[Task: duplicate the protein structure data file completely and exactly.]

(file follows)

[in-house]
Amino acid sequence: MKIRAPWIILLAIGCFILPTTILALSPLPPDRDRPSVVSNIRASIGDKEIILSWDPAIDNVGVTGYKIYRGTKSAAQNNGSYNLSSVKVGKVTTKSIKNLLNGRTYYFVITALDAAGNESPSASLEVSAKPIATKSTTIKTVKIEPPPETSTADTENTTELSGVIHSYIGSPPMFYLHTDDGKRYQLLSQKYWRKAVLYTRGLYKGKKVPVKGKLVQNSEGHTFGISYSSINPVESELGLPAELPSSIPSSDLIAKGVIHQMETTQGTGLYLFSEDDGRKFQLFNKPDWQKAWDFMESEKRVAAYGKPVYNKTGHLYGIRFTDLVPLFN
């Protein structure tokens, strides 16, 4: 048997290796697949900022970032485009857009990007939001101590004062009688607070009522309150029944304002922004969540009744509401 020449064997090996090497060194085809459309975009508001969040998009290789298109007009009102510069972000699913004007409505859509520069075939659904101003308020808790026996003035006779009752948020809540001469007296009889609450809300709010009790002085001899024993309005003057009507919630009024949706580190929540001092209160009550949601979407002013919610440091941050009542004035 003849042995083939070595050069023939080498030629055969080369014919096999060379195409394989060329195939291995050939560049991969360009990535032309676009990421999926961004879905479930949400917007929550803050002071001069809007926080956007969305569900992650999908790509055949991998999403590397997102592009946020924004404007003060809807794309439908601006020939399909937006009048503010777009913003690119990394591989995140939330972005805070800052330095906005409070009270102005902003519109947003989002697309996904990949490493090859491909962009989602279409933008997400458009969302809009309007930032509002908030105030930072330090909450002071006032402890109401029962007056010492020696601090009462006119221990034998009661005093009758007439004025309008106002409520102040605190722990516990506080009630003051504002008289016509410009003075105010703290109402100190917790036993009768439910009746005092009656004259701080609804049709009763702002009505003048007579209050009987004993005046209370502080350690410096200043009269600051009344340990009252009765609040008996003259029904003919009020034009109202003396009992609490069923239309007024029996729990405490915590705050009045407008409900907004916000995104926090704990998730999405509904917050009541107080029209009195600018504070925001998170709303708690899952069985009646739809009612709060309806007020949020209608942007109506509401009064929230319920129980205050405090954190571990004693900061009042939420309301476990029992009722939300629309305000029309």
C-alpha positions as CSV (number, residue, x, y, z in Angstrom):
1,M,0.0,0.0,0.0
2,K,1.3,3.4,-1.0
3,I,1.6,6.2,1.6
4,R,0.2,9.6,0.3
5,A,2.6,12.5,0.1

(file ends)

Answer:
[in-house]
Amino acid sequence: MKIRAPWIILLAIGCFILPTTILALSPLPPDRDRPSVVSNIRASIGDKEIILSWDPAIDNVGVTGYKIYRGTKSAAQNNGSYNLSSVKVGKVTTKSIKNLLNGRTYYFVITALDAAGNESPSASLEVSAKPIATKSTTIKTVKIEPPPETSTADTENTTELSGVIHSYIGSPPMFYLHTDDGKRYQLLSQKYWRKAVLYTRGLYKGKKVPVKGKLVQNSEGHTFGISYSSINPVESELGLPAELPSSIPSSDLIAKGVIHQMETTQGTGLYLFSEDDGRKFQLFNKPDWQKAWDFMESEKRVAAYGKPVYNKTGHLYGIRFTDLVPLFN
């Protein structure tokens, strides 16, 4: 048997290796697949900022970032485009857009990007939001101590004062009688607070009522309150029944304002922004969540009744509401 020449064997090996090497060194085809459309975009508001969040998009290789298109007009009102510069972000699913004007409505859509520069075939659904101003308020808790026996003035006779009752948020809540001469007296009889609450809300709010009790002085001899024993309005003057009507919630009024949706580190929540001092209160009550949601979407002013919610440091941050009542004035 003849042995083939070595050069023939080498030629055969080369014919096999060379195409394989060329195939291995050939560049991969360009990535032309676009990421999926961004879905479930949400917007929550803050002071001069809007926080956007969305569900992650999908790509055949991998999403590397997102592009946020924004404007003060809807794309439908601006020939399909937006009048503010777009913003690119990394591989995140939330972005805070800052330095906005409070009270102005902003519109947003989002697309996904990949490493090859491909962009989602279409933008997400458009969302809009309007930032509002908030105030930072330090909450002071006032402890109401029962007056010492020696601090009462006119221990034998009661005093009758007439004025309008106002409520102040605190722990516990506080009630003051504002008289016509410009003075105010703290109402100190917790036993009768439910009746005092009656004259701080609804049709009763702002009505003048007579209050009987004993005046209370502080350690410096200043009269600051009344340990009252009765609040008996003259029904003919009020034009109202003396009992609490069923239309007024029996729990405490915590705050009045407008409900907004916000995104926090704990998730999405509904917050009541107080029209009195600018504070925001998170709303708690899952069985009646739809009612709060309806007020949020209608942007109506509401009064929230319920129980205050405090954190571990004693900061009042939420309301476990029992009722939300629309305000029309």
C-alpha positions as CSV (number, residue, x, y, z in Angstrom):
1,M,0.0,0.0,0.0
2,K,1.3,3.4,-1.0
3,I,1.6,6.2,1.6
4,R,0.2,9.6,0.3
5,A,2.6,12.5,0.1